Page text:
The Medicines and Healthcare Products Regulatory Agency (MHRA) has granted a product licence update for the botulinum toxin-A (BoNT-A) medicine Dysport® to make it clear that is can be administered by any appropriately trained and qualified healthcare professionals for the management of focal spasticity within licensed indications.
Previously the licence had stated it could only be administered by physicians, which had led to some CSP members experiencing difficulties using it in practice.
Ipsen, the pharmaceutical company which holds the licence for Dysport® had sought changes to the product licence, following its own work with several CSP members who highlighted the clear clinical need for physiotherapists, in administering Dysport® as part of spasticity management services.
CSP professional adviser Pip White, who also worked with Ipsen on the regulatory and governance aspects of the submission, said: ‘Physiotherapists have a clear and established role in leading care pathways for patients with spasticity. The role of BoNT-A can be critical to delivery of effective rehabilitation programmes.
‘We had been concerned to hear from members of local challenges to the ability of appropriately trained physiotherapists being able to administer BoNT-A.’
Ipsen medical adviser Janet Pong said the CSP’s direct involvement in contributing to the evidence submission to the MHRA had been ‘pivotal to the success’ of the work of achieving the licence change.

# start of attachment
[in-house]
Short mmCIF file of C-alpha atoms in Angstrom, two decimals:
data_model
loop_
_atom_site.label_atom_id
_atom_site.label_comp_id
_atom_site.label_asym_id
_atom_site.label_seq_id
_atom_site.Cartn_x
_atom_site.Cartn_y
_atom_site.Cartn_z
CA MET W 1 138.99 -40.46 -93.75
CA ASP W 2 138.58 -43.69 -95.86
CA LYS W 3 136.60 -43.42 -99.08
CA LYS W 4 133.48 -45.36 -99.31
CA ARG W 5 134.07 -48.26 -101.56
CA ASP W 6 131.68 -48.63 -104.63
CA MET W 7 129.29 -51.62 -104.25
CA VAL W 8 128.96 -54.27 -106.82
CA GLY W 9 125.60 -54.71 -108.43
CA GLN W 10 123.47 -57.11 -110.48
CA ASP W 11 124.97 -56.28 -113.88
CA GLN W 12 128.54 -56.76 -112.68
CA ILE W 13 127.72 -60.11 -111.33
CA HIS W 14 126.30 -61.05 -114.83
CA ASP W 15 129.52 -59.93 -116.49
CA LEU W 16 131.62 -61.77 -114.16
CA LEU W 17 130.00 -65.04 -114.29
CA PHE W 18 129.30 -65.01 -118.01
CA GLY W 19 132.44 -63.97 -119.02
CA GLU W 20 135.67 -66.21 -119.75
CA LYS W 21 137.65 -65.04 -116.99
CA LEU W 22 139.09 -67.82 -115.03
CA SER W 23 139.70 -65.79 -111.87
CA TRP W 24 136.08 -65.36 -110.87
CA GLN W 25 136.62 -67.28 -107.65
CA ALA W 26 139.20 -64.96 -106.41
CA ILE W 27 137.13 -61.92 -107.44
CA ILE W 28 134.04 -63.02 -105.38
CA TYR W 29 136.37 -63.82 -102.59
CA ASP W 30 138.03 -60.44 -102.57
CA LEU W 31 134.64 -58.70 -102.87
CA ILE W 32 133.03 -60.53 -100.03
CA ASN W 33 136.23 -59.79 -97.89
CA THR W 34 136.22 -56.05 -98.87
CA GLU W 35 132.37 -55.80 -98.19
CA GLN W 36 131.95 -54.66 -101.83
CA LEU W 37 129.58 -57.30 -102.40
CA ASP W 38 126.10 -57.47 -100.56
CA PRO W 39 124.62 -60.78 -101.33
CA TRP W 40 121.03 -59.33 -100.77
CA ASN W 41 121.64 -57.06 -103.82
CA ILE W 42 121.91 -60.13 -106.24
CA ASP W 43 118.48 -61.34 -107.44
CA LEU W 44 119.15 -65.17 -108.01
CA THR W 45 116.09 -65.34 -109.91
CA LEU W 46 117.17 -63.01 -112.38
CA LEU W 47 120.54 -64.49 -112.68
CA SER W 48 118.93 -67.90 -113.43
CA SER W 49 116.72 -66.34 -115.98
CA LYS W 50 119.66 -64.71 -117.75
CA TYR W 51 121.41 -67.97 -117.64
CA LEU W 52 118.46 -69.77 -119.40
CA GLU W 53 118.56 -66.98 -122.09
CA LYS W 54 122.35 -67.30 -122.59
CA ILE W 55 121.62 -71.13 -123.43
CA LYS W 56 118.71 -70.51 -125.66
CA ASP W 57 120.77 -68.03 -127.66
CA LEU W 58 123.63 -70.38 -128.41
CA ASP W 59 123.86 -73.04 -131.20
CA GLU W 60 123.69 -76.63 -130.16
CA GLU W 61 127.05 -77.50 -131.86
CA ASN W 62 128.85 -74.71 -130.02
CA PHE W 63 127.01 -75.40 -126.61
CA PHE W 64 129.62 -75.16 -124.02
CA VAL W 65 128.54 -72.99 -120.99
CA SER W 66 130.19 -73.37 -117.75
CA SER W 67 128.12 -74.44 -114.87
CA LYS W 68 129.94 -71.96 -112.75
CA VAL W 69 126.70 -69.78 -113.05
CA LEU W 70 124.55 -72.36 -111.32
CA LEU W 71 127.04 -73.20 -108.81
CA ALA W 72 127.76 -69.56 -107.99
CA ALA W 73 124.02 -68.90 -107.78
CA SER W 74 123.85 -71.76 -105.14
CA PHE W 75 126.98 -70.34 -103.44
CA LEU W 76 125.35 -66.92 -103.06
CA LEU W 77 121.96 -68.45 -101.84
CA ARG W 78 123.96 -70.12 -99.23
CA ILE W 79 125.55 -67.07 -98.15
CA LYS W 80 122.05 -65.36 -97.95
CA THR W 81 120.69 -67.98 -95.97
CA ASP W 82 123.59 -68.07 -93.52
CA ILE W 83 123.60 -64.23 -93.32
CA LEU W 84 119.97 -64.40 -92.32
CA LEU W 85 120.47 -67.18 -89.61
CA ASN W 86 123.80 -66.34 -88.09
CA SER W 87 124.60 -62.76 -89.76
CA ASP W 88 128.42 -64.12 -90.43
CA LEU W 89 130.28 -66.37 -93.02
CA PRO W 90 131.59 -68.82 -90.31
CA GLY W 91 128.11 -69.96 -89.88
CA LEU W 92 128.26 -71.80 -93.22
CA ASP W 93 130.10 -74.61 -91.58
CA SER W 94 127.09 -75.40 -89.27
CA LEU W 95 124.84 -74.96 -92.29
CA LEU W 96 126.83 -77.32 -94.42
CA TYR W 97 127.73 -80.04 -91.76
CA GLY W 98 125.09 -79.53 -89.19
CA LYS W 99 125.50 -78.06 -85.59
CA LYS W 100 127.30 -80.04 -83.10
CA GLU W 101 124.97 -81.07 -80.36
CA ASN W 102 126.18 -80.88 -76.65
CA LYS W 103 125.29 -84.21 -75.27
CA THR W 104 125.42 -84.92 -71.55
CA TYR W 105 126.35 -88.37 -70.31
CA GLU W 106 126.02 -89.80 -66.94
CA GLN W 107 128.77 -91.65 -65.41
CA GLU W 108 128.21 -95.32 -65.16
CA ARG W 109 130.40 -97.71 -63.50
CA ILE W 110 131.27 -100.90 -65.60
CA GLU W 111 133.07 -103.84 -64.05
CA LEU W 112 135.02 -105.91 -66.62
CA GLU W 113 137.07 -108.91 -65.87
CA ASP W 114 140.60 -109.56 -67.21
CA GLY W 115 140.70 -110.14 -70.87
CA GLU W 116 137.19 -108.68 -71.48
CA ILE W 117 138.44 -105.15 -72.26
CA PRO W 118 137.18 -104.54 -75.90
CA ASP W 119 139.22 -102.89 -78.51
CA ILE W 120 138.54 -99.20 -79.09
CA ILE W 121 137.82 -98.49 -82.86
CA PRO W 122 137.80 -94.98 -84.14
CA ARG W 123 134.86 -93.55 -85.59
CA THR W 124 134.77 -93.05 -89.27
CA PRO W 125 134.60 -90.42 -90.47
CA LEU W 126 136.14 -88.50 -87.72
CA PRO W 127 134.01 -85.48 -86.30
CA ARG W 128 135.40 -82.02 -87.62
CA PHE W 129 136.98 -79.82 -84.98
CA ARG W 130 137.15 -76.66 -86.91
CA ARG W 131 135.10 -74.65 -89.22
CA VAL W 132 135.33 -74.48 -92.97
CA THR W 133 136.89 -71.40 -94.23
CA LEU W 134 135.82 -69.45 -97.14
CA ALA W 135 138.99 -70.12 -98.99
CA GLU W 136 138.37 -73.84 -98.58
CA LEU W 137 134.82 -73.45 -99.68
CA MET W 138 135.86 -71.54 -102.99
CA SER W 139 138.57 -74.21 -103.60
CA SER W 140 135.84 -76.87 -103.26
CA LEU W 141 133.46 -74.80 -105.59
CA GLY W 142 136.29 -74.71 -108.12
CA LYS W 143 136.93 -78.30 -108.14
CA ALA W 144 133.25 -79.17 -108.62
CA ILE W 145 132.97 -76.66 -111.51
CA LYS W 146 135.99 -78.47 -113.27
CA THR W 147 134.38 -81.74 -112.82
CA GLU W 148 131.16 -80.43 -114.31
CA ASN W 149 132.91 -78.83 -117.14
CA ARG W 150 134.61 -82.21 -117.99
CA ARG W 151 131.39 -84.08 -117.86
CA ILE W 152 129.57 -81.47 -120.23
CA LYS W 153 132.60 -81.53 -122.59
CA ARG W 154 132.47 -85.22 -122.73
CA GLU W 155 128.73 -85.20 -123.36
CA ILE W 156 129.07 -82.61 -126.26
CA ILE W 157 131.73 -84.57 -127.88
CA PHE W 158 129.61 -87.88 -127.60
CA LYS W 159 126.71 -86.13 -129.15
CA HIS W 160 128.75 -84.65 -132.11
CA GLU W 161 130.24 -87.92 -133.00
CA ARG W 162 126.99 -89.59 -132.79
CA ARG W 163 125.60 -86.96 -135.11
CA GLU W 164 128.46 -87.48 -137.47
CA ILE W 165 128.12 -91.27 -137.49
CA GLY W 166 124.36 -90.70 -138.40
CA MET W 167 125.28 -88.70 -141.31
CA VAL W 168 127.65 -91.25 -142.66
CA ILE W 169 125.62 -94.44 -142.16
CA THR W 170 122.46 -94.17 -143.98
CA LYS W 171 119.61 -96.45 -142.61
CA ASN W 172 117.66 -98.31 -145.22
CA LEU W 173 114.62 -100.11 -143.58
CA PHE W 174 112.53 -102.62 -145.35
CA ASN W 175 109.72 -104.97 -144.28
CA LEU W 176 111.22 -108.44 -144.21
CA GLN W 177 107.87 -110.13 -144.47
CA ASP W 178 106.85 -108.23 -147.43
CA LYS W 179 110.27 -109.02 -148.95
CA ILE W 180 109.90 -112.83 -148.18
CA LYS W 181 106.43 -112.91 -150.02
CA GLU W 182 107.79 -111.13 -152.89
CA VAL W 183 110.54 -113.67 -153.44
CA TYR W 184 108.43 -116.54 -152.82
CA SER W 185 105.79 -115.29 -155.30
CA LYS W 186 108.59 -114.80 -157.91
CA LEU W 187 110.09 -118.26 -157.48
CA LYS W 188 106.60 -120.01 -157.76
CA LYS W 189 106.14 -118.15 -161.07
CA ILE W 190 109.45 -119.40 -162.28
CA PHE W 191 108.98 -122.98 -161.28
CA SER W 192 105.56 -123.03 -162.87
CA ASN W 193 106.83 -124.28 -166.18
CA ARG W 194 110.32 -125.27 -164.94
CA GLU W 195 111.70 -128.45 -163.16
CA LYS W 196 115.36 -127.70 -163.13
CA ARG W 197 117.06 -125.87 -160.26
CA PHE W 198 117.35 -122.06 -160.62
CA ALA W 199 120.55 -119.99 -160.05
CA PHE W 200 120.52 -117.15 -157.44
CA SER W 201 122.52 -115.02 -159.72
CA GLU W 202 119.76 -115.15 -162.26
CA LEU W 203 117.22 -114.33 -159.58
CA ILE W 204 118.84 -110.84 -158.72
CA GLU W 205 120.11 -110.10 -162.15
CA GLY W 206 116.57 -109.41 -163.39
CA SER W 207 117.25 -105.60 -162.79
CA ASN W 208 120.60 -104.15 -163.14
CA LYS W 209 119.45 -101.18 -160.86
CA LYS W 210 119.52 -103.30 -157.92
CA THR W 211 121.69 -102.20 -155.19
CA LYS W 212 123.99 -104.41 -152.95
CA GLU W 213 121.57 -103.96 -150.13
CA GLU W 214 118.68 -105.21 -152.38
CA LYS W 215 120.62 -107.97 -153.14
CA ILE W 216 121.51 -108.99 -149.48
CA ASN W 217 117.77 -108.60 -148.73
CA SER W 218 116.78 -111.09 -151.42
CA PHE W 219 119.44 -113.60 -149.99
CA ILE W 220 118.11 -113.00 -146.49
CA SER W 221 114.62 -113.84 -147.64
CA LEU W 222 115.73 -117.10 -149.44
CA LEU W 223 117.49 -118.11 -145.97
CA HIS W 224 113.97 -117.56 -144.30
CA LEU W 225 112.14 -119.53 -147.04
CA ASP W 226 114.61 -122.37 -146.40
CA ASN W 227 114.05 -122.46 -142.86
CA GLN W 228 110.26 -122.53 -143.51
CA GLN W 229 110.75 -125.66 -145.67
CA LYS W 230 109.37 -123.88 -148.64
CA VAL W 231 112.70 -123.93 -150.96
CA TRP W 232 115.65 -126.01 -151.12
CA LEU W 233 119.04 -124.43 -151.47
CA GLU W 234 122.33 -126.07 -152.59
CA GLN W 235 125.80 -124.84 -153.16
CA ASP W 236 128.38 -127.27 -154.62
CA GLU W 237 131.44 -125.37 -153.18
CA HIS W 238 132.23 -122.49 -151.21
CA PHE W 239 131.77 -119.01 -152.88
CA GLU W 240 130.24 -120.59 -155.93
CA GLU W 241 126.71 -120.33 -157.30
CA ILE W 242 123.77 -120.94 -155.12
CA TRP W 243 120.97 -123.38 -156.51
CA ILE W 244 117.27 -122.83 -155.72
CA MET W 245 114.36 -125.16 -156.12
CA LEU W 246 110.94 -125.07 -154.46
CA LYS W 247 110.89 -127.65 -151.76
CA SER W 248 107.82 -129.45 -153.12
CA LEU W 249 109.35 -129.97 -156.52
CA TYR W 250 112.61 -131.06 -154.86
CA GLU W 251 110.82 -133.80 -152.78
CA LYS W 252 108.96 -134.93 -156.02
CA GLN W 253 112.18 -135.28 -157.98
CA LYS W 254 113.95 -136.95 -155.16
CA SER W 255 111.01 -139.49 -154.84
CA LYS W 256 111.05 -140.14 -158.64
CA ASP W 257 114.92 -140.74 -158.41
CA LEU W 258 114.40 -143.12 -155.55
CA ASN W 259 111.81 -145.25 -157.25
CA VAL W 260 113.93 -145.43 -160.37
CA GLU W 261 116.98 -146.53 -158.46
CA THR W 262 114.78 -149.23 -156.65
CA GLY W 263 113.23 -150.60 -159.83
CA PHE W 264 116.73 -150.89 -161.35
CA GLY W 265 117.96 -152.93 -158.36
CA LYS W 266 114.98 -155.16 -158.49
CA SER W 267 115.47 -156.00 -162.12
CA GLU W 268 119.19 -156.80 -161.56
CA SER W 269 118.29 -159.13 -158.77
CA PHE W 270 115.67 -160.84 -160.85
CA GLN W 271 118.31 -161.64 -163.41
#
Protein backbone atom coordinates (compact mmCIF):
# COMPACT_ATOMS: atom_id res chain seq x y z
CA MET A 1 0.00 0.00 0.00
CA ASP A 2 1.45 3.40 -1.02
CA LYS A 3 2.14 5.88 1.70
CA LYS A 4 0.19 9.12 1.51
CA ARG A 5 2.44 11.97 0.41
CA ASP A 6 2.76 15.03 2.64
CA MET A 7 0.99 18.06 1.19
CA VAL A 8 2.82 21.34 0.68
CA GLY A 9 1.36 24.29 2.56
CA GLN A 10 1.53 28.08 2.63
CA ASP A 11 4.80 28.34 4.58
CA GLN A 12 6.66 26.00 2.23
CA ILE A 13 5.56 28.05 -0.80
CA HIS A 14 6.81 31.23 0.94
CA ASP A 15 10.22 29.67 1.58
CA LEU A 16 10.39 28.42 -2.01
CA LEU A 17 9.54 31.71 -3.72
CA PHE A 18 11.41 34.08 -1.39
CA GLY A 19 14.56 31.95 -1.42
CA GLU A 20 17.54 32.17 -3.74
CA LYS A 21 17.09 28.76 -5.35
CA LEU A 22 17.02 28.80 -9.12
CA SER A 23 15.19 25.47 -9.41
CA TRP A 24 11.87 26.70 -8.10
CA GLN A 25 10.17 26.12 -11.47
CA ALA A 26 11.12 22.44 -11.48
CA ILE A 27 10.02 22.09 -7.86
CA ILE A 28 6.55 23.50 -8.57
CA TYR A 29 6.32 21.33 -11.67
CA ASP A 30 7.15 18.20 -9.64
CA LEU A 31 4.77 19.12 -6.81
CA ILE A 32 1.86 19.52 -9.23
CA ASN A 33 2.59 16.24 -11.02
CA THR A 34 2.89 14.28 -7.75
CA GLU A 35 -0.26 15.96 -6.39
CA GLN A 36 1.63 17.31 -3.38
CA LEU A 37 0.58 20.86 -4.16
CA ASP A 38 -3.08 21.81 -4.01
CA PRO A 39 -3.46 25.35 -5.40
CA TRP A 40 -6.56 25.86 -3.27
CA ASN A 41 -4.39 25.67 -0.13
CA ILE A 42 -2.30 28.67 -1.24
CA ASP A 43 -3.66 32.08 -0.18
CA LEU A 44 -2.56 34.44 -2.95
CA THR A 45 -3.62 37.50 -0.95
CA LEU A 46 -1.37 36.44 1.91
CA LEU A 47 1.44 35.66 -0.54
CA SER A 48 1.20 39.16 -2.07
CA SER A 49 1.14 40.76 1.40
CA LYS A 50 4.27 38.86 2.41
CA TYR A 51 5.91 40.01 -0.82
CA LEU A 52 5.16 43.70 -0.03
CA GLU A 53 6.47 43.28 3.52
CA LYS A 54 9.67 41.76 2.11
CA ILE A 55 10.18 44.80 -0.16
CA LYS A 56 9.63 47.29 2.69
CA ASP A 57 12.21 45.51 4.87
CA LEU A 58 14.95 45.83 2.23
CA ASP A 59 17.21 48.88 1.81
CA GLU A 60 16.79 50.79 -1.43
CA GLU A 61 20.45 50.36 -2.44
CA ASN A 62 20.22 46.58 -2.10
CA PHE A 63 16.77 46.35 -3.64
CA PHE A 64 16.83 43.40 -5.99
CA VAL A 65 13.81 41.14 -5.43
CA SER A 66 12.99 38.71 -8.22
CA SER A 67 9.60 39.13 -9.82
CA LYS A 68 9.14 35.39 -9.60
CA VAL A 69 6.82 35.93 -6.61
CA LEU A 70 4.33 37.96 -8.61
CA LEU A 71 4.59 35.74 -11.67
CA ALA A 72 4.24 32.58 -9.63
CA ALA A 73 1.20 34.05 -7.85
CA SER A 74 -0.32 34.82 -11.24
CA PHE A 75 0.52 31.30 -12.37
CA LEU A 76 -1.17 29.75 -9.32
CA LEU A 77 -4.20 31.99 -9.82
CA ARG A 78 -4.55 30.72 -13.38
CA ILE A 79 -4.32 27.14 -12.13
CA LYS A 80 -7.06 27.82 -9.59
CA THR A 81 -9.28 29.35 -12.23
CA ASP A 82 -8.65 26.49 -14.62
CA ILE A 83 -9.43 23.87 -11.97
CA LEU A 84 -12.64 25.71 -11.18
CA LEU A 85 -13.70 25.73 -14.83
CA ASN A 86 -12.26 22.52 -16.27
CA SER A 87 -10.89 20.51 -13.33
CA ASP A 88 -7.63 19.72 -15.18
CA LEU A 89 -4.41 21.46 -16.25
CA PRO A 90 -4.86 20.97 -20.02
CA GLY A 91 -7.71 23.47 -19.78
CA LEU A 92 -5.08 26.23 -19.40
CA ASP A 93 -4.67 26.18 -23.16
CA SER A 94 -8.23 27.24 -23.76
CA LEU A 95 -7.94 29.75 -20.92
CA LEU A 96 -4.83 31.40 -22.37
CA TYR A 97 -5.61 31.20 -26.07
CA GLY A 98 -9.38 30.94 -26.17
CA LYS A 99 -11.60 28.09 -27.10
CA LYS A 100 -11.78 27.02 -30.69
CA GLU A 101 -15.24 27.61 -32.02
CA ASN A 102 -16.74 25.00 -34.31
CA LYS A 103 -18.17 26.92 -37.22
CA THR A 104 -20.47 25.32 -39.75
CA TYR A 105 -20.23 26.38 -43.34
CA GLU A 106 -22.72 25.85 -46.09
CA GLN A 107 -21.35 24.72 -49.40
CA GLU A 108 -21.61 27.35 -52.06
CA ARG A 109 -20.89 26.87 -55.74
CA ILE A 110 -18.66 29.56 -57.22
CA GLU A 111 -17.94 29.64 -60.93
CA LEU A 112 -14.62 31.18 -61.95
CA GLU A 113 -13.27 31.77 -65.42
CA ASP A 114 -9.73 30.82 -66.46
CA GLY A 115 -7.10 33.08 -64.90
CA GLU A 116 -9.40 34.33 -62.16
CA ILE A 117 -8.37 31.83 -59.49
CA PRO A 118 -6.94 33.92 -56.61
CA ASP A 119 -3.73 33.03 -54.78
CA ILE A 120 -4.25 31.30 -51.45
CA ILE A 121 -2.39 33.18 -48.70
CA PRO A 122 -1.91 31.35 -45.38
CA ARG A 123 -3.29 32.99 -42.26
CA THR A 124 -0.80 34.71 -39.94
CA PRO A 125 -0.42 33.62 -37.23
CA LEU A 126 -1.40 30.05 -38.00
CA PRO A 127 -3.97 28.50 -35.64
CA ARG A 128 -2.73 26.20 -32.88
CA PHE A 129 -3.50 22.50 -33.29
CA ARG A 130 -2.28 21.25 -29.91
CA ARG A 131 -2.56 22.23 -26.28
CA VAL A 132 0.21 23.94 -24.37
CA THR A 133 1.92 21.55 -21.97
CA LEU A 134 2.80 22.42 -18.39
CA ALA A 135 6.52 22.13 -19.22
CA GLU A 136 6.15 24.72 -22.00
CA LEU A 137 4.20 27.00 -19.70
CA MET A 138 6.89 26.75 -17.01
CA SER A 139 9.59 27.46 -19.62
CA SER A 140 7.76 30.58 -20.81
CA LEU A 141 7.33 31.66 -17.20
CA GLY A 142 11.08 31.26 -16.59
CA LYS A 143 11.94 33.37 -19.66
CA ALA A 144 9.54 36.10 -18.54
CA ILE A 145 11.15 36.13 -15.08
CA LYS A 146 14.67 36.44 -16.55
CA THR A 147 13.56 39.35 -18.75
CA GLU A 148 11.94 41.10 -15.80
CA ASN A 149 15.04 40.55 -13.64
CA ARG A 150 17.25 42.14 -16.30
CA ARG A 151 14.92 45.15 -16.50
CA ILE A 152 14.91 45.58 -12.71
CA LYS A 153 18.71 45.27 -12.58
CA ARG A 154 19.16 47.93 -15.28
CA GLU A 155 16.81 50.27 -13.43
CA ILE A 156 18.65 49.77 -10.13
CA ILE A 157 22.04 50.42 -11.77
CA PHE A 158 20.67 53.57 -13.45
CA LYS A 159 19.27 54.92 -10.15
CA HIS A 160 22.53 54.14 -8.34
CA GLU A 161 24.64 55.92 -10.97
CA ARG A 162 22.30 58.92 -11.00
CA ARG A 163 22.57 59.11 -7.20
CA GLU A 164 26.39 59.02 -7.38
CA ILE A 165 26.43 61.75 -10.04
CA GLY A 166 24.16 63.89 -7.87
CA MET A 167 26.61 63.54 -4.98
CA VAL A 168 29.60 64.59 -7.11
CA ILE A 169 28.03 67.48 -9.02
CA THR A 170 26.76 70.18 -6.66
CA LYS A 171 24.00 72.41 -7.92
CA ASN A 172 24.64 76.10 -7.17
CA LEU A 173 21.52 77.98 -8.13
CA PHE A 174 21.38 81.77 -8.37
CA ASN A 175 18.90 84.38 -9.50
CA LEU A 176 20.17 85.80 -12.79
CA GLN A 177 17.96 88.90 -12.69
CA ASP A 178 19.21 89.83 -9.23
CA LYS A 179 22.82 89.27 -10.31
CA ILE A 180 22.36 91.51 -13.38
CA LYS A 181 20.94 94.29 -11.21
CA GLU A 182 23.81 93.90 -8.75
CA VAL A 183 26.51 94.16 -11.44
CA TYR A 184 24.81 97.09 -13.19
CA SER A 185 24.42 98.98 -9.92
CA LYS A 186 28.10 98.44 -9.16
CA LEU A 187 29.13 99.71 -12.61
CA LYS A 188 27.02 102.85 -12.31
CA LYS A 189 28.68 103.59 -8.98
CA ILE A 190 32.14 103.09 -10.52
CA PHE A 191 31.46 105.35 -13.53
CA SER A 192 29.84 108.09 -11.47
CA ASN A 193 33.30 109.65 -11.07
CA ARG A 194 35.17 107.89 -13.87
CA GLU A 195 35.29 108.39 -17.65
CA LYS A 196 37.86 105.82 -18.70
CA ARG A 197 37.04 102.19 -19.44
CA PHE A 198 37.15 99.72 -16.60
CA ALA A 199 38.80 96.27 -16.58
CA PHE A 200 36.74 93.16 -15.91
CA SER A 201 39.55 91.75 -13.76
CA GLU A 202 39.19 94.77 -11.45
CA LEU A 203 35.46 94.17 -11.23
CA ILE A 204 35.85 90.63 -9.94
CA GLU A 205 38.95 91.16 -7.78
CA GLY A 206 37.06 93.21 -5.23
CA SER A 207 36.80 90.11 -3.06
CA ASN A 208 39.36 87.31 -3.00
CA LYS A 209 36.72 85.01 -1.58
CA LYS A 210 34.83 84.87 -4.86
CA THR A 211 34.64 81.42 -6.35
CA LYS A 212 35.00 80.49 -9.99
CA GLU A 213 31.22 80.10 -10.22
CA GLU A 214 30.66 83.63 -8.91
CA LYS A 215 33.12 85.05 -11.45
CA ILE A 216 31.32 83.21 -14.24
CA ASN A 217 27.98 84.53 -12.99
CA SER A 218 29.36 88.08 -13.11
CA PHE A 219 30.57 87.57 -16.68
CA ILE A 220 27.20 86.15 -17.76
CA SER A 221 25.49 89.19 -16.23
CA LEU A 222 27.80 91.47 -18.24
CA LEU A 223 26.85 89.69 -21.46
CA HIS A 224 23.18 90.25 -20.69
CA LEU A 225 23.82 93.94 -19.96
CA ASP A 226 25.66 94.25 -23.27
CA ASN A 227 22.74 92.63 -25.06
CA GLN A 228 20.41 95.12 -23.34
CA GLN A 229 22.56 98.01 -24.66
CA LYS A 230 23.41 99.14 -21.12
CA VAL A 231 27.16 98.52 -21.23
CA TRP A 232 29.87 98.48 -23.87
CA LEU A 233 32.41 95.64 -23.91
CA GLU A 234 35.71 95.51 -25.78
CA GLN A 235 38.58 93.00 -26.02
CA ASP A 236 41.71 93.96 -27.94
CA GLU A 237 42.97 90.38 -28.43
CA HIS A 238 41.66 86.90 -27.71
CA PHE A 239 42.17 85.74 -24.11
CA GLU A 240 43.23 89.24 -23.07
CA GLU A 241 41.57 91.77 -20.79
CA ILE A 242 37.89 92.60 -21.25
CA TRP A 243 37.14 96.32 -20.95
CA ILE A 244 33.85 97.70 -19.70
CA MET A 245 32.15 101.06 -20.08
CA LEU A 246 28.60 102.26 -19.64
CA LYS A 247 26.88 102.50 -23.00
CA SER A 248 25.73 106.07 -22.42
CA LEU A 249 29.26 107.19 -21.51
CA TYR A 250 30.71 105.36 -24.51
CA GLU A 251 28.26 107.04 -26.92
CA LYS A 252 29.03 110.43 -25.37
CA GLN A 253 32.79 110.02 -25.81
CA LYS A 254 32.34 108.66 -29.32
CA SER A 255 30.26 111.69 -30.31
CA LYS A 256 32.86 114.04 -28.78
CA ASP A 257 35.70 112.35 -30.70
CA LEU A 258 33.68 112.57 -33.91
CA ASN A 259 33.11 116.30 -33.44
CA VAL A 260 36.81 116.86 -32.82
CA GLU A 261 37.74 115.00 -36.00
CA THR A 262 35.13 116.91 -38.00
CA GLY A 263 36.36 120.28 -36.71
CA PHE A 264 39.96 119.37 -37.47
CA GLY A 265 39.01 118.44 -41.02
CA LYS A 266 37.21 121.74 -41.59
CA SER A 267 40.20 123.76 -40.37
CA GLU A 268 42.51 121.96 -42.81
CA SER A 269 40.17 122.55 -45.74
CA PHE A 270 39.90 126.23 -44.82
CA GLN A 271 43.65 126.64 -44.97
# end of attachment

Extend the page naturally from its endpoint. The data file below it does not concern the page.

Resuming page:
BoNT-A has been used as an accepted part of care for a range of conditions for many years, and its role in spasticity management is recognised within several NICE guidelines (NICE spasticity in children and young people and cerebral palsy in adults).
Guidelines on safe and effective delivery
For the use of BoNT-A in spasticity services, members are expected to follow the RCP Guideline for spasticity management, which sets out the training expectations required to deliver safe and effective BoNT-A therapy (Royal College of Physicians, Spasticity in adults: management using botulinum toxin. National guidelines, 2018).
Ms White added: ‘This is great news for patients and it is also excellent to see the role that physiotherapists play in the use ofBoNT-A therapy formally recognised through medicines licensing controls.’
Dr Stephen Ashford, consultant physiotherapist at Northwick Park Hospital, London, said: ‘We are delighted by this news and it means the role of the physiotherapist in administration of botulinum toxin for spasticity management is recognised.
‘This license update will empower the way we already work, reflects what is best for patients and will ensure the standard of spasticity services across the NHS is maintained.’
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